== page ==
If title is not legally in your name no one is going to give you a loan, did a title company handle the deed transfer? Taxes need to be current at closing. Generally a HELOC line of credit with lower rates is for owner occupied with title in owner name. Lines of credit on investment property have tightened up greatly. Establishing a new LLC that didn't file income taxes, doesn't have bank statements to show cash flow is not going to help your desire to get a line of credit. There are commercial lines of credit for established businesses with 2 years IRS taxes showing net income.

How can a LLC that never filed tax returns demonstrate it has income or reliable credit? An unsecured line of credit like a credit card?

@Jerry Hodges

First, you really should purchase the property with the llc and not transfer. It's cleaner on your Title chain and saves you one closing if you go through with a full closing to potentially keep your Title Insurance, etc.

As a new LLC it will be tough. Getting some business credit cards (possible since you don't need to show proof of income) is one way. When you open the bank account for the LLC the bank may automatically approve your LLC for a business creidt card.

Otherwise, I agree with the other post that it seems like you will need a hard money loan.

So you have just enough liquidity to purchase the property but not enough to afford the rehab?

Originally posted by @Jerry Hodges :

@Owen Dashner the owner passed in 2007. Never married or had children. Two sisters also passed and can't find any heirs. The taxes haven't been touched since 2007. No record of probate.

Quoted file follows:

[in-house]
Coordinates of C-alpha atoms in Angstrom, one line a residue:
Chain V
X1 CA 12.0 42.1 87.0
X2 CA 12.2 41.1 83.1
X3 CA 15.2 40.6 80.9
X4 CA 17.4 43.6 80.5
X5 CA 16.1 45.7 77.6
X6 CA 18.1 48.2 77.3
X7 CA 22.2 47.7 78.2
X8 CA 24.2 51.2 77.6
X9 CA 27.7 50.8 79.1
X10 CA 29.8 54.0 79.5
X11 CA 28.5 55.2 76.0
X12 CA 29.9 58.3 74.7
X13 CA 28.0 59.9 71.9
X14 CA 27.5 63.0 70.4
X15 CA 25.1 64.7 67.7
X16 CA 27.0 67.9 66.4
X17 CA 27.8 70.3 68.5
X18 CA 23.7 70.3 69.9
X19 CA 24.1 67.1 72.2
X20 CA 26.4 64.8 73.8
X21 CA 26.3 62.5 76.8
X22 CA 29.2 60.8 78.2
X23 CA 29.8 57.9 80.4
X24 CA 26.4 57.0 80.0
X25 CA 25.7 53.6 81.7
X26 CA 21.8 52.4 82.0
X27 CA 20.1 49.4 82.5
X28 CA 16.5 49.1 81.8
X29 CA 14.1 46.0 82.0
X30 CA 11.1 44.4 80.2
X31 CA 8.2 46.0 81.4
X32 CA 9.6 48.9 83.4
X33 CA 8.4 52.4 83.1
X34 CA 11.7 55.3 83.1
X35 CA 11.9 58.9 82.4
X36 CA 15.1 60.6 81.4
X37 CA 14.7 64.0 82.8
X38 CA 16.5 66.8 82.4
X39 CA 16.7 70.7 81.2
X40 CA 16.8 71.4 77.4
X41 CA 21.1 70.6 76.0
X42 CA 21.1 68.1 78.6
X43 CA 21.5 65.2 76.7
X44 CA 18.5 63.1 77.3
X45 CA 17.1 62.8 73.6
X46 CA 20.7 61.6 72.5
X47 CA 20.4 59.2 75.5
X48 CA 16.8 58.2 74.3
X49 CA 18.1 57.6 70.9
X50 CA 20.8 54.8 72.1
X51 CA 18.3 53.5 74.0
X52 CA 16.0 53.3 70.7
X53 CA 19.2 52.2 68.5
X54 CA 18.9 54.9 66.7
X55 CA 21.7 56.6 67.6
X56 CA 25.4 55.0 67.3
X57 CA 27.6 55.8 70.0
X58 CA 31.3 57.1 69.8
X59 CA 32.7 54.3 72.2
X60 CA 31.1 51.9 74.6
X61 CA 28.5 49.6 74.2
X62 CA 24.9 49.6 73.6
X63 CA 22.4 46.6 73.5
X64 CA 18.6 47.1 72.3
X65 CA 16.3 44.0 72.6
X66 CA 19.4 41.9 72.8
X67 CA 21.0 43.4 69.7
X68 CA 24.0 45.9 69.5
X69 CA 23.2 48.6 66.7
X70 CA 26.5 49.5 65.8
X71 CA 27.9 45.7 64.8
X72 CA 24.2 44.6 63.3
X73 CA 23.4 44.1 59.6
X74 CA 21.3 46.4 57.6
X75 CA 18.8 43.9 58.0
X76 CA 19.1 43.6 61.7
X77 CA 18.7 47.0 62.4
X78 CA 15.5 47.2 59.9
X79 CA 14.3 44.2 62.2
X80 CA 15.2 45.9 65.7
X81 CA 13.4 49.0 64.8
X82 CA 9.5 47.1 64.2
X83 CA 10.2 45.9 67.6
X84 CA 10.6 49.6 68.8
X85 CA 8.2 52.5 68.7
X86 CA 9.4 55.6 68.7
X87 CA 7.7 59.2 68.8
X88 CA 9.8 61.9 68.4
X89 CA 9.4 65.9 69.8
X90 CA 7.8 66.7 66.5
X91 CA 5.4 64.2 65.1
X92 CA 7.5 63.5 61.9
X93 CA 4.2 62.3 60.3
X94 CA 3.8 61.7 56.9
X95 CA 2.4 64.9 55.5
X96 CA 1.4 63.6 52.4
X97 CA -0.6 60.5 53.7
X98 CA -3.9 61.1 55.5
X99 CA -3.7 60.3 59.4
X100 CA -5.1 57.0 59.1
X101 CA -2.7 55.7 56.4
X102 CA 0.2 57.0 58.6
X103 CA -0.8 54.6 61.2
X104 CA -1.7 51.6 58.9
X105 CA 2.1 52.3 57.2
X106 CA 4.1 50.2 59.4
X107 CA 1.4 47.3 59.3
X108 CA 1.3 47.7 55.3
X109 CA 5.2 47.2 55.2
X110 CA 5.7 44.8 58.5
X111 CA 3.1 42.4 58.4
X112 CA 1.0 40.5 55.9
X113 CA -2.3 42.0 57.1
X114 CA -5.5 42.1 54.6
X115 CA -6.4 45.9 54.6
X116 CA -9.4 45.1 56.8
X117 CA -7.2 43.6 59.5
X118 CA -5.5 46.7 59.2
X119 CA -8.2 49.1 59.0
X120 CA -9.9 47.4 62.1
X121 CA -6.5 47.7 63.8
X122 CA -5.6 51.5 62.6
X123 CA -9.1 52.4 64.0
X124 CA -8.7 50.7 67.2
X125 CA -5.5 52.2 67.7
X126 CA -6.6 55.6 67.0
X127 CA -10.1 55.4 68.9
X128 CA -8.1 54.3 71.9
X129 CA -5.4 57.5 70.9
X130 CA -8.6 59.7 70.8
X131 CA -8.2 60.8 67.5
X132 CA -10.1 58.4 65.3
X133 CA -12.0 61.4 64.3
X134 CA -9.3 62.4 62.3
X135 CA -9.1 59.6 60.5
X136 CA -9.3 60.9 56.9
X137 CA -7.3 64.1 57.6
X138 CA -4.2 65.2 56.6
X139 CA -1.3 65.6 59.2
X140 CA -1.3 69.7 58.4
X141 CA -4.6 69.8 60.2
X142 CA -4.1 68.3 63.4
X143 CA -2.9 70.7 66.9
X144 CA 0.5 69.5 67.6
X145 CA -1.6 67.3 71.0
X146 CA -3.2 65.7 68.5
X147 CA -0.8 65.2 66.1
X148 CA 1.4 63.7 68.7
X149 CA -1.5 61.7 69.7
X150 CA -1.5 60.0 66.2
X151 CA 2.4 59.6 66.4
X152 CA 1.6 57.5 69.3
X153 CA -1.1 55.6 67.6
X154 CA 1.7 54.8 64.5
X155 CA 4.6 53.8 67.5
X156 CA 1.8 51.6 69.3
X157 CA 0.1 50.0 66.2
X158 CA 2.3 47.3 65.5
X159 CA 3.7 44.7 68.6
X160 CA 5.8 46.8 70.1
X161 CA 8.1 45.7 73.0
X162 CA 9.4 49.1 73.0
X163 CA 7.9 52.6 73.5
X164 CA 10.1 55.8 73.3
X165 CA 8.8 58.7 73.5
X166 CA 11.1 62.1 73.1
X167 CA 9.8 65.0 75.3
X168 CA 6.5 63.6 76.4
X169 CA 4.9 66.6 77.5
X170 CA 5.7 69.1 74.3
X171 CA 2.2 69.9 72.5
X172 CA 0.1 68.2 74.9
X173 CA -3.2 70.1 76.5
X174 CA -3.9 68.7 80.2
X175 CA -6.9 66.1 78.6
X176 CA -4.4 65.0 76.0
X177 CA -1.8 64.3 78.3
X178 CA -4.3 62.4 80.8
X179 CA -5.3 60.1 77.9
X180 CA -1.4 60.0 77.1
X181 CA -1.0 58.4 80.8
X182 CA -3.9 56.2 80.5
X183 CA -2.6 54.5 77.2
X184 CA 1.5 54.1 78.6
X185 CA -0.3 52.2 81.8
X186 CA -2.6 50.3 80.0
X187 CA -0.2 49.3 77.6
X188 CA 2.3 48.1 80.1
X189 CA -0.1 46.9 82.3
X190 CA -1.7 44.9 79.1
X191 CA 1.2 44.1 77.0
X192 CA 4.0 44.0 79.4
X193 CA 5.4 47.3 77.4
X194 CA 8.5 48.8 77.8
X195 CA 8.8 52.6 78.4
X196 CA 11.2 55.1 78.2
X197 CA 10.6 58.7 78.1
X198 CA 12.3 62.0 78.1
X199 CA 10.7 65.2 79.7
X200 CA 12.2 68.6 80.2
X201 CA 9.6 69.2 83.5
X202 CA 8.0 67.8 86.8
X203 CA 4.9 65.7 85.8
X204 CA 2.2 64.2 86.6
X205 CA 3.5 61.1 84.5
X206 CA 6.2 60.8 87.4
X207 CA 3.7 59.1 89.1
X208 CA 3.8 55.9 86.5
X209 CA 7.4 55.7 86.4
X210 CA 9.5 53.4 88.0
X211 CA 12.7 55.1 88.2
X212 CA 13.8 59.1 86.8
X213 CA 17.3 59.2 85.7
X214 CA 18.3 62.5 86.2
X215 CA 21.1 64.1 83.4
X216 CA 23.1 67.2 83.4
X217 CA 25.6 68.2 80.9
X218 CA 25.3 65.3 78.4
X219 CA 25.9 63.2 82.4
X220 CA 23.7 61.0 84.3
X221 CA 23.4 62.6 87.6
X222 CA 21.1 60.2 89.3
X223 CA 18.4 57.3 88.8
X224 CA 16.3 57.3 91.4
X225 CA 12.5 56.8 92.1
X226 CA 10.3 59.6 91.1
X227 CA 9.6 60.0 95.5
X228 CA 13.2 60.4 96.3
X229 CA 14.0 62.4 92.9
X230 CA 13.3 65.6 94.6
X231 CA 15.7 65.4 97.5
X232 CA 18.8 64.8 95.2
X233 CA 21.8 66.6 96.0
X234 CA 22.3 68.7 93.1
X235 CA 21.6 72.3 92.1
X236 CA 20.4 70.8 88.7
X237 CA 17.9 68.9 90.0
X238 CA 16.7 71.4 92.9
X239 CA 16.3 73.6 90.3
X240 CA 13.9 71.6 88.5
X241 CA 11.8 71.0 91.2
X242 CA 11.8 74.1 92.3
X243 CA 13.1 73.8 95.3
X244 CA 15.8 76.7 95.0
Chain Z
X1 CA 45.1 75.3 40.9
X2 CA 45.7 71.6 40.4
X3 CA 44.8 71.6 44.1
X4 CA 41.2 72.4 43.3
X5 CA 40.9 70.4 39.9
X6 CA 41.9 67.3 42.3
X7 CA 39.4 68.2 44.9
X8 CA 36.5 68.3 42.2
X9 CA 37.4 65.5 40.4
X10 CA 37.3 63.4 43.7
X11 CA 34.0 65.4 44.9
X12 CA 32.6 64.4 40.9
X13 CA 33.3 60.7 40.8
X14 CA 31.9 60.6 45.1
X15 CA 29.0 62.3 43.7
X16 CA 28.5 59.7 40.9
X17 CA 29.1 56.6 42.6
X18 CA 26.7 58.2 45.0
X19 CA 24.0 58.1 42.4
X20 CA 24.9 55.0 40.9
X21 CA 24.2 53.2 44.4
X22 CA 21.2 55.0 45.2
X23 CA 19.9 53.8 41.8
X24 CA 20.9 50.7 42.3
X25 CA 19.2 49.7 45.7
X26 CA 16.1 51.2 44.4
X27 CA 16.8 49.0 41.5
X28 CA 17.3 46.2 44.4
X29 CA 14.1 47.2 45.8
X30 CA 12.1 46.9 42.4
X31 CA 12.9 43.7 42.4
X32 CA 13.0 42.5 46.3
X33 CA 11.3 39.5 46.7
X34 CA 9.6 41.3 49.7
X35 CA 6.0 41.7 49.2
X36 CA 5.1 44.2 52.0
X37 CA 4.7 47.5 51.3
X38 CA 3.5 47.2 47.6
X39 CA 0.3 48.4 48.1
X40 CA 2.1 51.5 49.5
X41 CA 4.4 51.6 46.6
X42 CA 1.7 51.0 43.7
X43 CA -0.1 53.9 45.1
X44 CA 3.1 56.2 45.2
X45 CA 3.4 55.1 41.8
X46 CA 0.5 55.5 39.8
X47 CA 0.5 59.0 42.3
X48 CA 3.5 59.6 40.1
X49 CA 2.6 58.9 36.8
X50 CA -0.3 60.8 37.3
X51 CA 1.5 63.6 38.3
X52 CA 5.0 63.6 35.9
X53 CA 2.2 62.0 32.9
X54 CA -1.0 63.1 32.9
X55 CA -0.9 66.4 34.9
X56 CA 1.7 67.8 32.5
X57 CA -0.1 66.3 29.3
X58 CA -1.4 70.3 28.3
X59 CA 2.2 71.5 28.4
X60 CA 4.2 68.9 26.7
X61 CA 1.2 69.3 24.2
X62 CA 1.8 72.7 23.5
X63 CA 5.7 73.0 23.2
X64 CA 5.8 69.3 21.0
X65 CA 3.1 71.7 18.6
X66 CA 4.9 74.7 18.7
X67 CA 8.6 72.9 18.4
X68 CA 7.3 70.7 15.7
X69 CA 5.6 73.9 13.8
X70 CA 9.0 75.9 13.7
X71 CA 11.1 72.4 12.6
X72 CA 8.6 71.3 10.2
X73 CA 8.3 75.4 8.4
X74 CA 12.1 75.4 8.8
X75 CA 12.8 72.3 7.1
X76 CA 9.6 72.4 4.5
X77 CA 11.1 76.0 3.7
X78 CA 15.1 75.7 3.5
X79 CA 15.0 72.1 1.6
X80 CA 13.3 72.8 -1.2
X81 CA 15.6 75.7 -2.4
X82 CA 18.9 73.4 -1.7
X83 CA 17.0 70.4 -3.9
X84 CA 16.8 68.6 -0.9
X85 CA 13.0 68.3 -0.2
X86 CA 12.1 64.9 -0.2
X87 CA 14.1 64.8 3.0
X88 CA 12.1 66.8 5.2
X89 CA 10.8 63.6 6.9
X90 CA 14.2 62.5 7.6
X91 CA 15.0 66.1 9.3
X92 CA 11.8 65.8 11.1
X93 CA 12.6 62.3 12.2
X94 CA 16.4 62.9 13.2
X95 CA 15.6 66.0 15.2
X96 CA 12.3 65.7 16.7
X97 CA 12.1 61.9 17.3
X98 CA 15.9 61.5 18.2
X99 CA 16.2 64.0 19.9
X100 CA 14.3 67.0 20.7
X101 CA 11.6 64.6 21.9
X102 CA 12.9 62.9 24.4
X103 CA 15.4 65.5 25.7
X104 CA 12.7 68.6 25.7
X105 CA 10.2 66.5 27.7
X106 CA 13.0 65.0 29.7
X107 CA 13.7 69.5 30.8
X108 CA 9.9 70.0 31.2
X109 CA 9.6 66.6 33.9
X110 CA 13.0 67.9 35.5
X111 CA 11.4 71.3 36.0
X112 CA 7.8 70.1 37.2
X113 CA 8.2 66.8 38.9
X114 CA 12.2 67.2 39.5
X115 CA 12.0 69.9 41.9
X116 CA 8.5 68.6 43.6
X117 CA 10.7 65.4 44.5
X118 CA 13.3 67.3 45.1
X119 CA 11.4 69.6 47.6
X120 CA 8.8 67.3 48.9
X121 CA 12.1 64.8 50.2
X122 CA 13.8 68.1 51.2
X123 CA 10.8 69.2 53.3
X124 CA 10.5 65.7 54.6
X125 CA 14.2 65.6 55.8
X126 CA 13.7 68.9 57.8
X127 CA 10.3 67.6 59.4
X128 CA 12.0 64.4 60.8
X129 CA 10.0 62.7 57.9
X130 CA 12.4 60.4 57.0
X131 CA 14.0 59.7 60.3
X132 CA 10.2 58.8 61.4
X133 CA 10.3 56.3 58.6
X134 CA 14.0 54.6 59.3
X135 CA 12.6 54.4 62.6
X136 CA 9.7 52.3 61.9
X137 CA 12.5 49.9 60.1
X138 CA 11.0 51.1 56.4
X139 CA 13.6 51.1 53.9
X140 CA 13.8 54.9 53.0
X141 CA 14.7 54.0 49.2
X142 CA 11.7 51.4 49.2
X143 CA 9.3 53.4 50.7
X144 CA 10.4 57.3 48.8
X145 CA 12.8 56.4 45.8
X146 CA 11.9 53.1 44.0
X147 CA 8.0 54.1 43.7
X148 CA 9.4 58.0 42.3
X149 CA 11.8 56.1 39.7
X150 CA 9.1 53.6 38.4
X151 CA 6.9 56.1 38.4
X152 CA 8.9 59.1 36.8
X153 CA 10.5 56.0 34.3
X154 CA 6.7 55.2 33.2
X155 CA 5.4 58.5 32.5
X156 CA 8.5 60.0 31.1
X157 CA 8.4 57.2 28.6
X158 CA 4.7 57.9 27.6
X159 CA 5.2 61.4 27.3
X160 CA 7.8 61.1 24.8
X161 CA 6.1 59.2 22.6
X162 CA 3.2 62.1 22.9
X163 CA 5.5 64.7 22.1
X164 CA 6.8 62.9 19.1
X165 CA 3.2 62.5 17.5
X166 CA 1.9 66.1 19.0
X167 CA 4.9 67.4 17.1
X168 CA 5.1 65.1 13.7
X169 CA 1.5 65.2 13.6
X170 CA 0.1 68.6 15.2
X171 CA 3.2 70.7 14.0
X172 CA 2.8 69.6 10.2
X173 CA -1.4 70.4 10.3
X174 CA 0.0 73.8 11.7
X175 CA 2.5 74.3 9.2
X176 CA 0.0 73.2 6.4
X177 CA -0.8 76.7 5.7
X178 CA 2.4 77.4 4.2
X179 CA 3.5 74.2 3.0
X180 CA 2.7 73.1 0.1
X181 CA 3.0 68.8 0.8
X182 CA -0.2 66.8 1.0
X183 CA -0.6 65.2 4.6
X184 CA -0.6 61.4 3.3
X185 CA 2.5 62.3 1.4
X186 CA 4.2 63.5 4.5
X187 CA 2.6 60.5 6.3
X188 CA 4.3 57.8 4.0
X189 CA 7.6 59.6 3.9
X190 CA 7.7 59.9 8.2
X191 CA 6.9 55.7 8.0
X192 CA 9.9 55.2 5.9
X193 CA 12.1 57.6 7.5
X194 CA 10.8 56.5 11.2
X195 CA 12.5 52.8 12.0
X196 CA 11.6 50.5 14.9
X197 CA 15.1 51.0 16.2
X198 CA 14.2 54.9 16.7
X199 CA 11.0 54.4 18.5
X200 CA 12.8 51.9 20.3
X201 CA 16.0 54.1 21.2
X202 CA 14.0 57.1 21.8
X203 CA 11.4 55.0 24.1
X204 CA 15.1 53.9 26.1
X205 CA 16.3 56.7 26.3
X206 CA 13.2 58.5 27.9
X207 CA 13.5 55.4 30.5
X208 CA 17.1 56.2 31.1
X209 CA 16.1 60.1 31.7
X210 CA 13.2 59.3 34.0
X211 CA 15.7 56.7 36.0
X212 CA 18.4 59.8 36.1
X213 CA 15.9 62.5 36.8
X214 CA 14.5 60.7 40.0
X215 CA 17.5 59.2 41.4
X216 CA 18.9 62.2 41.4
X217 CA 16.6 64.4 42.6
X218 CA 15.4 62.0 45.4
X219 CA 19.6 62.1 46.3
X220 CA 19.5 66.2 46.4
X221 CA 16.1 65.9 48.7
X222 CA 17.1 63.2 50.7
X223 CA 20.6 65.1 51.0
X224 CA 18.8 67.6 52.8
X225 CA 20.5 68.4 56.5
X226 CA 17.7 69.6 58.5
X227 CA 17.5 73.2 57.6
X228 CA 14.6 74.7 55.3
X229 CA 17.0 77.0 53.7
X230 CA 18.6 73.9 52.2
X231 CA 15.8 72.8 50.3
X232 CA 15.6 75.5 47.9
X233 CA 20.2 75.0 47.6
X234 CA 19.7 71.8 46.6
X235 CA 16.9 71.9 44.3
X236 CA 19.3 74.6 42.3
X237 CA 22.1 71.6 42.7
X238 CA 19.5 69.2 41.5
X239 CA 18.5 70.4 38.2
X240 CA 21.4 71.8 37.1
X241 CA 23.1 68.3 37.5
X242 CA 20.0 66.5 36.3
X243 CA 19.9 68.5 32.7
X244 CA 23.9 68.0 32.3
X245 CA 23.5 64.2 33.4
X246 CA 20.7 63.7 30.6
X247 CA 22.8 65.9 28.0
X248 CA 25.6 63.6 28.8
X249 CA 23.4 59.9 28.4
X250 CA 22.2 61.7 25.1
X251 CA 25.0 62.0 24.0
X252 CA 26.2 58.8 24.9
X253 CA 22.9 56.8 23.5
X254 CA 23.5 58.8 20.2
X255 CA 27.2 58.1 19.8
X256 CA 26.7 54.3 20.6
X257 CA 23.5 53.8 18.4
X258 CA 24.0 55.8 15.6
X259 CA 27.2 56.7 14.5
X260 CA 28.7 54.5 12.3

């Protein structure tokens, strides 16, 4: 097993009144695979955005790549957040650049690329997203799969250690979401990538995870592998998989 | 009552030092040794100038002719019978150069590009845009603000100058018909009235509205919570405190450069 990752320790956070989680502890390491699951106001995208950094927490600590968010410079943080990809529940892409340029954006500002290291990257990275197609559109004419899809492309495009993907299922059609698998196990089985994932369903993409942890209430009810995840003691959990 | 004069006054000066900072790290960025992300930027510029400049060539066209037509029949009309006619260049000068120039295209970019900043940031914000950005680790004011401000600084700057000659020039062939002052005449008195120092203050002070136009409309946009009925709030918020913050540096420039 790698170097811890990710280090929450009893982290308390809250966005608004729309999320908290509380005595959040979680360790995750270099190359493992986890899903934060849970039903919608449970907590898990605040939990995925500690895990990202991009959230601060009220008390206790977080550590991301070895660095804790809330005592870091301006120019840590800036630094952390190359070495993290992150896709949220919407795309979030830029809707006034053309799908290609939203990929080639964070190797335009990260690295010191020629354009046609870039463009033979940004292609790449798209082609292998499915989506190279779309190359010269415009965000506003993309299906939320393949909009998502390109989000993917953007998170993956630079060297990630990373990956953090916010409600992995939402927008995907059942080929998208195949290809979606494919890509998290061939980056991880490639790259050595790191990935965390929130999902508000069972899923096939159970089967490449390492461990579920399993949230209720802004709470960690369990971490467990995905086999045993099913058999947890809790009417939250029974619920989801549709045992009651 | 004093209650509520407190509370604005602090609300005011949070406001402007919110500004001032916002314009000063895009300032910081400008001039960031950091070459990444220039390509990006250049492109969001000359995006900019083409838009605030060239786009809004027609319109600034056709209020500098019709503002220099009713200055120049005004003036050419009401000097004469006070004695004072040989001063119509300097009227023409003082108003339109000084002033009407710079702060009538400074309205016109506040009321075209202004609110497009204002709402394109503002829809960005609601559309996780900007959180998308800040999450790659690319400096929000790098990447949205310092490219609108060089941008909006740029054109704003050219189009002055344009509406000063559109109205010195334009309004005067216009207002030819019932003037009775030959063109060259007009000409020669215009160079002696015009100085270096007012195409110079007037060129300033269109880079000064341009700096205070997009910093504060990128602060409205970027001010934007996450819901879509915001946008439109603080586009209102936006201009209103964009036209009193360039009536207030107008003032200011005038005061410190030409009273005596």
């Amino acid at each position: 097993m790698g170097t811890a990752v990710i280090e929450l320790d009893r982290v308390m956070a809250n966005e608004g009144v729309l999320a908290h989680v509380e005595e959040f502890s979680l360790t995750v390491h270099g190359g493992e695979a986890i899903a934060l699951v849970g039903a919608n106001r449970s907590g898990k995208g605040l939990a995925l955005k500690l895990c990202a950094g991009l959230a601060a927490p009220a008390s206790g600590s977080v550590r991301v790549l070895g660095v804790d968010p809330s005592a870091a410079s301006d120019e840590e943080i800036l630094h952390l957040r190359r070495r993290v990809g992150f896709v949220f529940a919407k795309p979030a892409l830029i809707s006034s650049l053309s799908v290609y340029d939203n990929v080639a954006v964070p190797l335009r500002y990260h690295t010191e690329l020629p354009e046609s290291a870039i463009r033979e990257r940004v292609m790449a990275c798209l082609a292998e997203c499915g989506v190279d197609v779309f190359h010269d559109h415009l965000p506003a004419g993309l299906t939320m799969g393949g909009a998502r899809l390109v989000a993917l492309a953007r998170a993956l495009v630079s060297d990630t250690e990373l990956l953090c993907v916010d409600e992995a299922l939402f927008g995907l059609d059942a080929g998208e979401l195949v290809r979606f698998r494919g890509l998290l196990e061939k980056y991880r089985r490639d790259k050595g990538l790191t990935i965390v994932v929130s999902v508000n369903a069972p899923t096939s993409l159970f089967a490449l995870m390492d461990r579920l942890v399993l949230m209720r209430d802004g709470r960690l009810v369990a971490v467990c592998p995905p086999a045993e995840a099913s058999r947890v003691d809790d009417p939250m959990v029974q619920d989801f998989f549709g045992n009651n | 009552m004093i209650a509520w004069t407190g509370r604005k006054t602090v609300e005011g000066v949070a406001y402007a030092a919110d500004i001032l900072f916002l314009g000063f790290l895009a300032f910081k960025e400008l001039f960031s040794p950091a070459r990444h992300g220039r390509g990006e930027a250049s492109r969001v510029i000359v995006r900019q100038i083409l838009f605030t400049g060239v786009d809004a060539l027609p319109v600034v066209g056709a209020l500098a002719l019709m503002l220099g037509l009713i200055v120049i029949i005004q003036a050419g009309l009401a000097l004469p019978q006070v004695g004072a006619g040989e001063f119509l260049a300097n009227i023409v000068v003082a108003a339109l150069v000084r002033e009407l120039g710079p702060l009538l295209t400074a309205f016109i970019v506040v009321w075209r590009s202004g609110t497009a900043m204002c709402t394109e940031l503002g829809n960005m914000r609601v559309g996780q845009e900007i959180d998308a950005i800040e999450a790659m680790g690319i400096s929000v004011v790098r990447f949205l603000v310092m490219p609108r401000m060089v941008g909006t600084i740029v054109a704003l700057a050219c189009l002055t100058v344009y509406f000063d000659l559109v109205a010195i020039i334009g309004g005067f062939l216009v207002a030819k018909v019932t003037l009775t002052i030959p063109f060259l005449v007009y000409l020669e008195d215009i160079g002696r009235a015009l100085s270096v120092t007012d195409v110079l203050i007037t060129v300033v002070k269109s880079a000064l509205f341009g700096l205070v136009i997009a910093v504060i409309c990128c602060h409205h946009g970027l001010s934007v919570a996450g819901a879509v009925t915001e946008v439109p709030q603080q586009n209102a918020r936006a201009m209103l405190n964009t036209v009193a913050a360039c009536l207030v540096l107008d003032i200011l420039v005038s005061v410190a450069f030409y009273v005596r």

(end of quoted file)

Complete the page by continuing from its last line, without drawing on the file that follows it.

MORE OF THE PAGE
Filed an Affidavit of Adverse Possession and new deed through my real estate attorney. The burden of property back taxes then falls to me (or my LLc) but they aren't all due at once because I didn't get the property through the back tax route. The county will work out a payment plan.

Who was the Grantor on the deed you recorded? I believe adverse possession in TX requires open and notorious possession for a period of years, three, five or ten depending on the circumstances. If you don't have that you probably don't have title and any improvements you make may be as a volunteer and belong to the true owner whoever that is. I doubt a title company will issue a policy insuring you, a lender or a purchaser without a quiet title action so I hope your planning on keeping the property and not borrowing against it. In thirty years of involvement in title insurance and real estate investing I can't recall ever seeing anyone obtain viable title under adverse possession.

 

Originally posted by @Jerry Hodges :

@Owen Dashner the owner passed in 2007. Never married or had children. Two sisters also passed and can’t find any heirs. The taxes haven’t been touched since 2007. No record of probate.

Filed an Affidavit of Adverse Possession and new deed through my real estate attorney. The burden of property back taxes then falls to me (or my LLc) but they aren’t all due at once because I didn’t get the property through the back tax route. The county will work out a payment plan.

If you don't have actual title I wonder if you have an insurable interest for a casualty insurance policy?